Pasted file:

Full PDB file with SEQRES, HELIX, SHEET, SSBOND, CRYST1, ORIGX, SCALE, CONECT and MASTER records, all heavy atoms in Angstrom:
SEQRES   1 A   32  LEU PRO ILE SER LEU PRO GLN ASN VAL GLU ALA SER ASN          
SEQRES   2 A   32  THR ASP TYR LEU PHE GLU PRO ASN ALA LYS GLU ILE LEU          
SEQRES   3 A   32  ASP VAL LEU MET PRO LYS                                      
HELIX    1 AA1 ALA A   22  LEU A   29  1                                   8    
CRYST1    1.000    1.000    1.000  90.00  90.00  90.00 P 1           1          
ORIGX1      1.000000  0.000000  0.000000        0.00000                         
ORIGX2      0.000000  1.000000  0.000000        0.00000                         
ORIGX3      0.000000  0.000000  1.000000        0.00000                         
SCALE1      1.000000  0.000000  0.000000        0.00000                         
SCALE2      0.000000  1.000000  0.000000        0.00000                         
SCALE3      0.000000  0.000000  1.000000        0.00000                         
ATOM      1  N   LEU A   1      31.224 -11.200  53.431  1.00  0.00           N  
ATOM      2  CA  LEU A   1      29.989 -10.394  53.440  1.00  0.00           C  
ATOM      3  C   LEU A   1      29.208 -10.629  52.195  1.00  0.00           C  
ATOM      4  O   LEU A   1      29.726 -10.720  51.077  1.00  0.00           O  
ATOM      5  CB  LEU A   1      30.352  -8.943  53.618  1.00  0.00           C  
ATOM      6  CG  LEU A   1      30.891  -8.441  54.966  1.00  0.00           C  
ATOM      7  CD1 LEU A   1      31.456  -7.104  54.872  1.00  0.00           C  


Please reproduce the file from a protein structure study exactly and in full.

Full PDB file with SEQRES, HELIX, SHEET, SSBOND, CRYST1, ORIGX, SCALE, CONECT and MASTER records, all heavy atoms in Angstrom:
SEQRES   1 A   32  LEU PRO ILE SER LEU PRO GLN ASN VAL GLU ALA SER ASN          
SEQRES   2 A   32  THR ASP TYR LEU PHE GLU PRO ASN ALA LYS GLU ILE LEU          
SEQRES   3 A   32  ASP VAL LEU MET PRO LYS                                      
HELIX    1 AA1 ALA A   22  LEU A   29  1                                   8    
CRYST1    1.000    1.000    1.000  90.00  90.00  90.00 P 1           1          
ORIGX1      1.000000  0.000000  0.000000        0.00000                         
ORIGX2      0.000000  1.000000  0.000000        0.00000                         
ORIGX3      0.000000  0.000000  1.000000        0.00000                         
SCALE1      1.000000  0.000000  0.000000        0.00000                         
SCALE2      0.000000  1.000000  0.000000        0.00000                         
SCALE3      0.000000  0.000000  1.000000        0.00000                         
ATOM      1  N   LEU A   1      31.224 -11.200  53.431  1.00  0.00           N  
ATOM      2  CA  LEU A   1      29.989 -10.394  53.440  1.00  0.00           C  
ATOM      3  C   LEU A   1      29.208 -10.629  52.195  1.00  0.00           C  
ATOM      4  O   LEU A   1      29.726 -10.720  51.077  1.00  0.00           O  
ATOM      5  CB  LEU A   1      30.352  -8.943  53.618  1.00  0.00           C  
ATOM      6  CG  LEU A   1      30.891  -8.441  54.966  1.00  0.00           C  
ATOM      7  CD1 LEU A   1      31.456  -7.104  54.872  1.00  0.00           C  